This sums up my benching experience...
Tuesday - Heavy UB
Bench Press
10x Bar, 95
5x 135,165
1x225 (shoulder pain)
5 x (Chins x 3, DB Shoulder Press x 40lbs)
5 x (DB Side Raises x 10 x 15lbs, Wall Slides x 10)

Training Result - Since I PR'ed on Deadlift the other day, I decided to see how I would fare on bench. I haven't regularly benched since I busted up my left shoulder last year playing rugby so I was curious. As my numbers indicate - I still suck at bench and still get pain with heavier weights. I could have probably gone heavier but I didn't want to blast it again. Experiment failed. As I think about this workout, I pretty much mailed it in for some reason. Trying to stay focused on the biz and on being in shape for the mudder is really sapping my mental and training energy. Blah.

Wednesday - Hills
30 Minutes x 3mph x Alternating Flat & Level 15 Grades

Training Result - Another day and another wimpy workout...I did this one just to get the blood flowing and to do SOMETHING. I know I can't miss any training days so this had to do. Need...To...Get...Over...The...Hump!!!!

Thursday - Bike, Core, & Flex/Mob
30 Minutes x Level 10 x Intervals.

Training Result - Level 10 was flipping easy compared to last week...I started to feel a bit better physically and mentally after this workout though...some optimism magically creeped into my head later in the day...I think the "Hump" has passed.

Obligatory snarqey optimism poster

Friday - Off
I decided to take another day off - this was more for mental recovery than anything else. Physically, I felt pretty good but I still felt the need to NOT train.  Prior this week, I had been really busy at work/training and it started to psych me out a bit think, which was causing me to dread the race. Definitely a bad situation there. I think I took this day off to preserve my mental mojo more than anything. Something tells me that going into a race that will absolutely crush me physically with a good mindset is probably more important than being physically legit, over-trained, and mentally unprepared.

Training Result -NA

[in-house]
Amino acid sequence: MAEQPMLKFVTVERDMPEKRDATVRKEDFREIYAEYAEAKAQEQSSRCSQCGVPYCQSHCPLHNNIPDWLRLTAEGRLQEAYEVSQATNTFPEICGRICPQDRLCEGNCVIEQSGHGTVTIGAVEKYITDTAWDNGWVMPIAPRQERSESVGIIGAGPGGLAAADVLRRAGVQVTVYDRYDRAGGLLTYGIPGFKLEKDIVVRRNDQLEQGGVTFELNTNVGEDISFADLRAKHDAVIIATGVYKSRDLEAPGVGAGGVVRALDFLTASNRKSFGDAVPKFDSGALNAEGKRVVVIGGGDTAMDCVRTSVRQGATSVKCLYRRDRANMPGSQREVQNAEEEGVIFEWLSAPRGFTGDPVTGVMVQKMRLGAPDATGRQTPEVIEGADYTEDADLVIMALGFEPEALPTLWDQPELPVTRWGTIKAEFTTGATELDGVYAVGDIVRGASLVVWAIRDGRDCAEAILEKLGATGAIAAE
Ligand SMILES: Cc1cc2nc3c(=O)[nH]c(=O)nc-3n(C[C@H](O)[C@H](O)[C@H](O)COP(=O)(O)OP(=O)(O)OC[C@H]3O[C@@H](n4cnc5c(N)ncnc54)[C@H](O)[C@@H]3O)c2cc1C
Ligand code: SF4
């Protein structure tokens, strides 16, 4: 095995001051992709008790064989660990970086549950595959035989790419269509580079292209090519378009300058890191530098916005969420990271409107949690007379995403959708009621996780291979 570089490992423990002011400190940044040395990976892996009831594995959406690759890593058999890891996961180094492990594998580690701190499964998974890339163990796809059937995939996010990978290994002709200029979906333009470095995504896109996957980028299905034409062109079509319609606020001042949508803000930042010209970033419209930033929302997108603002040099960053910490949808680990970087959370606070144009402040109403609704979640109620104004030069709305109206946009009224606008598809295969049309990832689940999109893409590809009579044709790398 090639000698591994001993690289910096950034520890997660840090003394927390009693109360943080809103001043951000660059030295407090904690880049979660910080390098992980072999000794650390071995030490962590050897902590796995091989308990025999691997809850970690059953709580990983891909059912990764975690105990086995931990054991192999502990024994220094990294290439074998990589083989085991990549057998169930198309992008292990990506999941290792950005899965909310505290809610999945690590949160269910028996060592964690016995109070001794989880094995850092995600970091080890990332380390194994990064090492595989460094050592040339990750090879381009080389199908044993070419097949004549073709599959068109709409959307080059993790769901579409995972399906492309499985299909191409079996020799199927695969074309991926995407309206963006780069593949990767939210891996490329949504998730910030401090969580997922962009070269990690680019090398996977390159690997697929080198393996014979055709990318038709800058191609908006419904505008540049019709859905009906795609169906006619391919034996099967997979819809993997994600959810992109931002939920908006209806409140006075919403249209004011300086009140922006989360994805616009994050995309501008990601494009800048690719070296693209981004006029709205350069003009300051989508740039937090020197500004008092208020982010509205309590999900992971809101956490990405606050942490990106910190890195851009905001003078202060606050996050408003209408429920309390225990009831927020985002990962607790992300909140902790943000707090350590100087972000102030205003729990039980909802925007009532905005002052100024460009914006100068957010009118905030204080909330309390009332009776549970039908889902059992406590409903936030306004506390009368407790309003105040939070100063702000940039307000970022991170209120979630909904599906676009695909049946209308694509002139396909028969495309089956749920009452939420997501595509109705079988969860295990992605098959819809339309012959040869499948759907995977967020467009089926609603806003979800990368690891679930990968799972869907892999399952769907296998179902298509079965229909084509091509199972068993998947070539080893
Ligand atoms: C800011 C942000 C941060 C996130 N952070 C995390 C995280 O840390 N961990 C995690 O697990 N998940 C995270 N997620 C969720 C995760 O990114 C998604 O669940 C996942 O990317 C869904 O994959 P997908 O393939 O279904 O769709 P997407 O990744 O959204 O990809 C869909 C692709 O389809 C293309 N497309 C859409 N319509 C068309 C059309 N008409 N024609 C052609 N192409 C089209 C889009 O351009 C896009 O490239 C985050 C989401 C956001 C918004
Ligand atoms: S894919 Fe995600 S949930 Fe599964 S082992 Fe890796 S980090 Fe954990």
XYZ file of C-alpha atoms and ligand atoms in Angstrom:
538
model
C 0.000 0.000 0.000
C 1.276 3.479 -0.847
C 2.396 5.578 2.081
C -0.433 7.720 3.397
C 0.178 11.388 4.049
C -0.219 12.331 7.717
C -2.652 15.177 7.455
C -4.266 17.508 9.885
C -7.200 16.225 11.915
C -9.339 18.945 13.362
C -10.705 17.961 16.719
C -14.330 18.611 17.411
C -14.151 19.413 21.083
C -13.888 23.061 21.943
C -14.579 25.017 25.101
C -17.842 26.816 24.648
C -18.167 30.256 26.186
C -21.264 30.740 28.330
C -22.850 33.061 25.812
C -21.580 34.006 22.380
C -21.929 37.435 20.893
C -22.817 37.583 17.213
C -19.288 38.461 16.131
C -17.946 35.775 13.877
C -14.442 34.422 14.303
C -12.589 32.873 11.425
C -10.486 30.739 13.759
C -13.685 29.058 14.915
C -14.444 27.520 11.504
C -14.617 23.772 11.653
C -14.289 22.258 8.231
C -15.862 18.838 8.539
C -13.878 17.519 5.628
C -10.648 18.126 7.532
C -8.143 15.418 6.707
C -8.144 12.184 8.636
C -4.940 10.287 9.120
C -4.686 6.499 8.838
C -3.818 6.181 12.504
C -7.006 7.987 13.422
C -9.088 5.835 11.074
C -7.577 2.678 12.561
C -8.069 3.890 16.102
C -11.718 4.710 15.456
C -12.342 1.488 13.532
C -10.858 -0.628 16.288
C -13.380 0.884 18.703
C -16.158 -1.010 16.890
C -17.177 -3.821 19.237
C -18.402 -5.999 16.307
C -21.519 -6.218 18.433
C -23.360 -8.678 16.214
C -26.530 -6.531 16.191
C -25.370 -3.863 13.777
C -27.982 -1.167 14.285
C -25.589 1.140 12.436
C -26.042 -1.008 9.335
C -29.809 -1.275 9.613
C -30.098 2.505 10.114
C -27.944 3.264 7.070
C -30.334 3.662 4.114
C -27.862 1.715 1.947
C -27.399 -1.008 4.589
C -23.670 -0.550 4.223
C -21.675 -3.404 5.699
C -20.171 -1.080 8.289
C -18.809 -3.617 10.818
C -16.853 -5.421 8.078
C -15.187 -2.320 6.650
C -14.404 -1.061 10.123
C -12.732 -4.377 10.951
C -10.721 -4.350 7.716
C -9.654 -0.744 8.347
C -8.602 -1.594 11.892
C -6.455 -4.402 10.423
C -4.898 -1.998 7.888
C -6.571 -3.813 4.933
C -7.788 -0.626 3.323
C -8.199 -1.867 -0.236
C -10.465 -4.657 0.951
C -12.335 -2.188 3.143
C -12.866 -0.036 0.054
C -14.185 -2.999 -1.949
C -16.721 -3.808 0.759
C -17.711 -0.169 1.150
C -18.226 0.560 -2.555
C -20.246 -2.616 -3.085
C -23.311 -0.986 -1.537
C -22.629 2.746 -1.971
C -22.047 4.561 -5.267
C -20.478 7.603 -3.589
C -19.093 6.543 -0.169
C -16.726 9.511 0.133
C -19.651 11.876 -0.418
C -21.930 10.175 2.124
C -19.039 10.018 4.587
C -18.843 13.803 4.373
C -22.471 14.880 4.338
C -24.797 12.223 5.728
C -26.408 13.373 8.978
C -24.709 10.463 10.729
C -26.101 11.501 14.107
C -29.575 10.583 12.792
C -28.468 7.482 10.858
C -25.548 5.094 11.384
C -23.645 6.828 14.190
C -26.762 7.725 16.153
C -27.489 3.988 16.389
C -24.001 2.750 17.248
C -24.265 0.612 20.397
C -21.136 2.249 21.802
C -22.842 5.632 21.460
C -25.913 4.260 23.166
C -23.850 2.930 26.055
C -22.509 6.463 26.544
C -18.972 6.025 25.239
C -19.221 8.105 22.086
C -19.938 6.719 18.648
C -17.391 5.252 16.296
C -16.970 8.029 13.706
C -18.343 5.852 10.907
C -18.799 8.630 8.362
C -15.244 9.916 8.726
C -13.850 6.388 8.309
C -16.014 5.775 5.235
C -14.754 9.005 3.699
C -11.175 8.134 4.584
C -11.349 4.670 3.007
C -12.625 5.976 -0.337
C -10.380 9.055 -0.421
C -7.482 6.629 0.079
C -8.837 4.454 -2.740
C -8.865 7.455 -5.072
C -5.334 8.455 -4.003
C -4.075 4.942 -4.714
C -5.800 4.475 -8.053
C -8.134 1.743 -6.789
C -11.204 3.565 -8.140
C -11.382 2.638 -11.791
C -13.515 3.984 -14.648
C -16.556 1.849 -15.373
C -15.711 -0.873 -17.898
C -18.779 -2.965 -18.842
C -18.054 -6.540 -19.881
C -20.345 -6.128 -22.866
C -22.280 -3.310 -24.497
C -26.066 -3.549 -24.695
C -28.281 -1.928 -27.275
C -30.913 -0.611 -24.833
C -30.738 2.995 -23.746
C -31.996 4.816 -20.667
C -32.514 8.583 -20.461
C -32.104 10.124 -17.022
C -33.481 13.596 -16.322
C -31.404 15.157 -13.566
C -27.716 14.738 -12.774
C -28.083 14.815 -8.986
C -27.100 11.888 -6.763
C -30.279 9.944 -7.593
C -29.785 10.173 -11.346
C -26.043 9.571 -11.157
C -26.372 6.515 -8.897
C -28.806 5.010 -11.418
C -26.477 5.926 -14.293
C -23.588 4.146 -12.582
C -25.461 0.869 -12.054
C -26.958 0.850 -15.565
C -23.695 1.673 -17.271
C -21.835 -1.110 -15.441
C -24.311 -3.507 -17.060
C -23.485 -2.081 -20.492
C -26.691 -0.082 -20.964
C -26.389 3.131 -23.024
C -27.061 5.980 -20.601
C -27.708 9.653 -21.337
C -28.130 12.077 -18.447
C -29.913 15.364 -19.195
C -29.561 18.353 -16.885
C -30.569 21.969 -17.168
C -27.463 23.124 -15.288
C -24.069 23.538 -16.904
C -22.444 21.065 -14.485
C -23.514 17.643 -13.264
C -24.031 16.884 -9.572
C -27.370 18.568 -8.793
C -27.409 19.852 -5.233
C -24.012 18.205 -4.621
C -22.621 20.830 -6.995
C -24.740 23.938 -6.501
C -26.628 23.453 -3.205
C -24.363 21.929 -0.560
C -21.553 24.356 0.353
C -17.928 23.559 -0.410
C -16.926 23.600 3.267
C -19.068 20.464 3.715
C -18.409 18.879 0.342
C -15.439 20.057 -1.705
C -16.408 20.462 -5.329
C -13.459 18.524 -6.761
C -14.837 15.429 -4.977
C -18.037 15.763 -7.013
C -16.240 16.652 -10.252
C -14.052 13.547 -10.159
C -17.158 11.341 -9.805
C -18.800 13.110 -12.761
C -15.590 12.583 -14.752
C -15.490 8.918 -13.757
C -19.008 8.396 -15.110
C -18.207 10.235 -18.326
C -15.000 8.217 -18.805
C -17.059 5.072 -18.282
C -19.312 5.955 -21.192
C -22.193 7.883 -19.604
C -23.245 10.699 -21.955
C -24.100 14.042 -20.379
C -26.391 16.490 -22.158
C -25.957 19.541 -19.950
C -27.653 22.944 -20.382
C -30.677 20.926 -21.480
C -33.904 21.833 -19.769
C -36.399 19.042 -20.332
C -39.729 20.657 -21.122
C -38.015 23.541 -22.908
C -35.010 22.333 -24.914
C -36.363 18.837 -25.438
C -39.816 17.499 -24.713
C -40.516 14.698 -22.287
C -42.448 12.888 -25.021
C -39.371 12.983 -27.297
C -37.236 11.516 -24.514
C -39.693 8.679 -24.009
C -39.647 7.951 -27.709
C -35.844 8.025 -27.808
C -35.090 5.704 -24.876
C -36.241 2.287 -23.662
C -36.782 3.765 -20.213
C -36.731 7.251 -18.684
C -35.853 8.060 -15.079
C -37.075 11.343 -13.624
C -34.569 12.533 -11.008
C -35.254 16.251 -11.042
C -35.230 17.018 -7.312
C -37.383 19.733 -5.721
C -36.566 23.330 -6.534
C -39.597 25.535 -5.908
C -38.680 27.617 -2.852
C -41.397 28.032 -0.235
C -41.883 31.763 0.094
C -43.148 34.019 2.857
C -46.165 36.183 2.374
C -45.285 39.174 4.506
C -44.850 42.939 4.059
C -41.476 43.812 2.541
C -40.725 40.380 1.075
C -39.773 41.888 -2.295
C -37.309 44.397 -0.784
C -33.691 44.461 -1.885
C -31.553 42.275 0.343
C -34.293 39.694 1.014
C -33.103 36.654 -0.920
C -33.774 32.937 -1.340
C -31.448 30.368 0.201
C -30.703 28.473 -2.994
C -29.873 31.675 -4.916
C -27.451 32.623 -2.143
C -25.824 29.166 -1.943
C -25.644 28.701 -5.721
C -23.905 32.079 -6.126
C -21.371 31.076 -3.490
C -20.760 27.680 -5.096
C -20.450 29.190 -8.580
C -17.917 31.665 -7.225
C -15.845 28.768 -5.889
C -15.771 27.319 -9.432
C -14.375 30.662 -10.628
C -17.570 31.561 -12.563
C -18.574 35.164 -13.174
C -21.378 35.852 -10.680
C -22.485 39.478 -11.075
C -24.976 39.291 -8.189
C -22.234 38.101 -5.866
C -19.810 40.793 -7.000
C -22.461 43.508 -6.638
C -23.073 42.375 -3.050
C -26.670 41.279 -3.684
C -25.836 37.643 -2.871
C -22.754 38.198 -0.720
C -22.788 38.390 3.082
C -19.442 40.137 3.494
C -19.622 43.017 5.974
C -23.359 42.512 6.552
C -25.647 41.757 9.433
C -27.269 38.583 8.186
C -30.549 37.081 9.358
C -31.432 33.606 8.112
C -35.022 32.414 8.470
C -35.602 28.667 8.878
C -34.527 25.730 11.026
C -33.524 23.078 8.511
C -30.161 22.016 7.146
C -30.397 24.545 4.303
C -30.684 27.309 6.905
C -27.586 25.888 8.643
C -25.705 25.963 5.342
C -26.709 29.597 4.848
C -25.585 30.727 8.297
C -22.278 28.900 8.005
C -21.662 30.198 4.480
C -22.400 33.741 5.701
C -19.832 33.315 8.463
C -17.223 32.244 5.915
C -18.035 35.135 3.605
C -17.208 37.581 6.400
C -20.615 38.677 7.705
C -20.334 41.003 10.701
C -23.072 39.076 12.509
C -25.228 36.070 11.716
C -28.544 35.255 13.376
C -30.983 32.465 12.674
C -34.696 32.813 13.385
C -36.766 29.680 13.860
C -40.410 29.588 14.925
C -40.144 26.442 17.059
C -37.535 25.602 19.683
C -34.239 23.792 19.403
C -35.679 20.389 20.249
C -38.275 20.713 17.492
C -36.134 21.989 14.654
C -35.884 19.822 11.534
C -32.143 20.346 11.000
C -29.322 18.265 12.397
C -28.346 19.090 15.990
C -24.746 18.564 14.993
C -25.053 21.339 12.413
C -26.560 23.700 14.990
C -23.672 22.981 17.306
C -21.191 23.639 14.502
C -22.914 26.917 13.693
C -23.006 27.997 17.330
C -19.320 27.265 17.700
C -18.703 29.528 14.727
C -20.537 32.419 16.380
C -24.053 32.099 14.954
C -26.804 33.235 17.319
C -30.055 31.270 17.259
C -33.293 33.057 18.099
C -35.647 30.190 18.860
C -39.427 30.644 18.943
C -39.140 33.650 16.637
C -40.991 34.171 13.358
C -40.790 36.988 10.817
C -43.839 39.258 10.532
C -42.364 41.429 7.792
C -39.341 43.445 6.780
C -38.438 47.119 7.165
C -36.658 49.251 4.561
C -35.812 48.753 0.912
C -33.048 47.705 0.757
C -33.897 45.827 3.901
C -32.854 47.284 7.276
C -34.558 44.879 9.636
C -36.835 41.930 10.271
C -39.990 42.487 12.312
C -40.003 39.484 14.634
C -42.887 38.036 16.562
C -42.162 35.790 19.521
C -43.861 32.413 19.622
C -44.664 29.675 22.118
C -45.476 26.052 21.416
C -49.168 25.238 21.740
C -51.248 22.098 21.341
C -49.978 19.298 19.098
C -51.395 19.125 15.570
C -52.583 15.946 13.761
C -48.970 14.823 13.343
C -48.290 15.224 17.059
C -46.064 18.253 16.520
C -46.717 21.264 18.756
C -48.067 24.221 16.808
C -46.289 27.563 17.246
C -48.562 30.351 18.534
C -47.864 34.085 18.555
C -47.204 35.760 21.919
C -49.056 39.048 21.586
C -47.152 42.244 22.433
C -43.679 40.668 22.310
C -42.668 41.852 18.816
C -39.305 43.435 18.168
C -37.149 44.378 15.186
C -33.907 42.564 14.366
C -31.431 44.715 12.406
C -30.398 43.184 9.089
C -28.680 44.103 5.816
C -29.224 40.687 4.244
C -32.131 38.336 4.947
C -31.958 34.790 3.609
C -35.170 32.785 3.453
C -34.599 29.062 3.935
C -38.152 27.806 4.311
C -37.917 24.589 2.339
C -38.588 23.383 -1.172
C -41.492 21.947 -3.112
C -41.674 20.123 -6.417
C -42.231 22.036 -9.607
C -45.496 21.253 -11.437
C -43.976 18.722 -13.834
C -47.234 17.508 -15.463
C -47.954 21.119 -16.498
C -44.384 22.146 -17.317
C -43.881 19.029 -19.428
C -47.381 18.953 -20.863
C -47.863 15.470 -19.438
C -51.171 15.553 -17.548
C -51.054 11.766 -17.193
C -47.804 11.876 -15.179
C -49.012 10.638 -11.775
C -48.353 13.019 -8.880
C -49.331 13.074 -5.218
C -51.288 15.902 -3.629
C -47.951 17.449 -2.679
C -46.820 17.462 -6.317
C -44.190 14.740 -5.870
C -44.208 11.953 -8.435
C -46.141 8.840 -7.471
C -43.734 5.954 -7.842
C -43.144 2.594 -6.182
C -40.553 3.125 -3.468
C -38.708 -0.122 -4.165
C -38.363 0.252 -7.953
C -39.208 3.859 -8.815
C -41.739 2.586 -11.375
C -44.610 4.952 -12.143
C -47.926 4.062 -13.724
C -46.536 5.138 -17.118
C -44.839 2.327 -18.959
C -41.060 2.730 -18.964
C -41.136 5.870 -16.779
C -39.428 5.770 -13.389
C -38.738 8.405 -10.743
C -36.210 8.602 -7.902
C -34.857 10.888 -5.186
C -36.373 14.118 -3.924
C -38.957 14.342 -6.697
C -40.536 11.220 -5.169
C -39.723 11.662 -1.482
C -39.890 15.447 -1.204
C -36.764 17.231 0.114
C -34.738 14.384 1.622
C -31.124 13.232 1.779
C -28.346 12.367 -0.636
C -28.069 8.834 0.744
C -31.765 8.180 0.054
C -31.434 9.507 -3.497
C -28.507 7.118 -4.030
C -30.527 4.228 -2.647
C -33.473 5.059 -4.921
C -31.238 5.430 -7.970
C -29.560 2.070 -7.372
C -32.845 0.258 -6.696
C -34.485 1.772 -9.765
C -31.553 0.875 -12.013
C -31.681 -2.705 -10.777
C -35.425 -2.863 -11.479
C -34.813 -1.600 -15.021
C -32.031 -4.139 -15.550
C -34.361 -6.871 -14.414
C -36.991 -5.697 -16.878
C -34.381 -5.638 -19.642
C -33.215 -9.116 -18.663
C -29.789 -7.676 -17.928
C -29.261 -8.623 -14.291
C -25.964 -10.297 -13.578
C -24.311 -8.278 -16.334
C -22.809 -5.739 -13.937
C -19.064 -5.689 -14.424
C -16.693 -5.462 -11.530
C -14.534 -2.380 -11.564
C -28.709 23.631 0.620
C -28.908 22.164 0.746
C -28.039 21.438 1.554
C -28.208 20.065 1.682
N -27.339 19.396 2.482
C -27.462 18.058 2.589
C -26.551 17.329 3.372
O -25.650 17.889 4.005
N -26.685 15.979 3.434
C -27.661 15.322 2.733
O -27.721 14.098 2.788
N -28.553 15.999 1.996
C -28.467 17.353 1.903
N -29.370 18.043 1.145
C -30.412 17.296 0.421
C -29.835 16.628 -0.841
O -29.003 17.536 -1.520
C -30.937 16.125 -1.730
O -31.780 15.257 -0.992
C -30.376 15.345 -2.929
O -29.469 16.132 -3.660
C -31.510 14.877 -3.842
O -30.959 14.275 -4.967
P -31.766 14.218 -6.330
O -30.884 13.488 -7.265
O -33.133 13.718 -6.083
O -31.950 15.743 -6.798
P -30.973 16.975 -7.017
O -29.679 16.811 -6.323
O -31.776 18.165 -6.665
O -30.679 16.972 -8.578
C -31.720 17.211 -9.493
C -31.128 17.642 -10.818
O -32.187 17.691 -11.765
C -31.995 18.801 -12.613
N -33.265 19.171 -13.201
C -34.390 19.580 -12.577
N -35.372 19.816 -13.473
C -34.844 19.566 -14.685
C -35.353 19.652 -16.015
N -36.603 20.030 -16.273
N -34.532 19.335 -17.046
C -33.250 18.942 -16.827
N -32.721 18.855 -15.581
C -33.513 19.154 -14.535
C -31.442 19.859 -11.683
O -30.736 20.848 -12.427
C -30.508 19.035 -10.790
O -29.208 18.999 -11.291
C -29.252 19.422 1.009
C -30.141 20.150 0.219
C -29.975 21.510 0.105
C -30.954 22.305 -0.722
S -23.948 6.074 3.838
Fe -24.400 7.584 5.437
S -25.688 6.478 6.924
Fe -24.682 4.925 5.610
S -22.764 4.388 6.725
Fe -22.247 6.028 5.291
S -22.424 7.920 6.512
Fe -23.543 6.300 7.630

Saturday - LSD (Long, Slow, Distance) Training Run
5 Miles - 53 mins (Treadmill)

My Personal "Hump" - Summited!
Training Result - It has literally been pissing down rain all day in greater Chattanooga area so I had to resort to a treadmill run, which I don't like to do too much of because it doesn't really help real running IMO. However, it actually wasn't that bad and I actually had some moments of friskiness. THIS IS SUPER IMPORTANT! As I alluded to earlier in this post, my physical and mental mojo were starting to wane, making what is certain to be an ass-whooping feel like a potentially insurmountable challenge. Indeed, as unfortunate as it is to admit this, my mojo was so depleted late last week that I considered bagging the race altogether! I know, I know, what a wimpy attitude to have going into the mudder. However, this run told me my mojo was returning. While it still sucks for a 250lb mesomorph to run 5+ miles, I am happy to report that worst of the training is over and I might be starting look forward to the mudder again in its own crazy way. Ah the joys of recovery!

Sunday - Recovery (Various Mobility & Flex Work)

Training Result - Even though I feel pretty good, I still got this can never feel too good!

Previous Series Posts

Tuesday, March 1, 2011

Brain Food #13: No Snappy Title - Just Good Info

I usually try to lead off Brain Food posts with a philosophical rant on training or some amusing anecdote making fun of the people that work out in the lame-o fitness gym I belong to but I just don't have the energy for it today. The combination of keeping things humming at the biz and my tough mudder training has sapped my snarq of late unfortunately. I promise to get back on track and find something or someone to comment on for the next one. Until then - there is lots of good info below. Get your feast on!

Don't Eat Before You Exercise To Burn Fat!

This is an interesting blog post from Jonny Bowden that touches on an age old debate...fasted exercise.

Do You Tone?

A great blog post from Mike Boyle discussing the problem with "toning" - simply must be read to appreciate!

Restaurant Meal Tips

A comprehensive list of Do's and Don't when eating at restaurants by Vince Del Monte. I'm not really familiar with his work but it's legit info. Compliments to Eric Cressey for finding it for me.

Magnesium Deficiency - An Unknown Epidemic?

This blog post from Charles Poliquin discusses this problem and provides quite a list of problems associated with low magnesium levels. It is long but I think you will be surprised at how "sneaky" important magnesium is in the body. I supplement with magnesium and recommend you try it - especially for sleep problems.

USDA Standards - Joke or The Truth?

I posted a Jonny Bowden mini-rant on the new USDA dietary guidelines and how they still fall well short of teaching Americans how to eat healthy. Well I hate to pile onto a government agency (OK total sarcasm!) but here is another article on the topic from Mark Bittman, a NY Times opinion editor. His motto - "Eat Real Food". Check it out here.

Do You Want "Fast" Feet or "Powerful" Feet To Be Fast?

This is a great post from Joe DeFranco that breaks down a running debate concerning acceleration technique. His argument states that athletes accelerate more effectively with fewer, more powerful strides as opposed to shorter, faster (and therefore more numerous) strides over the same distance (usually 10 yds). Essentially, the athlete with "fast" feet may look faster but the athlete with "powerful" feet might actually be faster in shorter distances. I have seen this phenomenon countless times and that's why we teach the "power" technique at Fury Performance.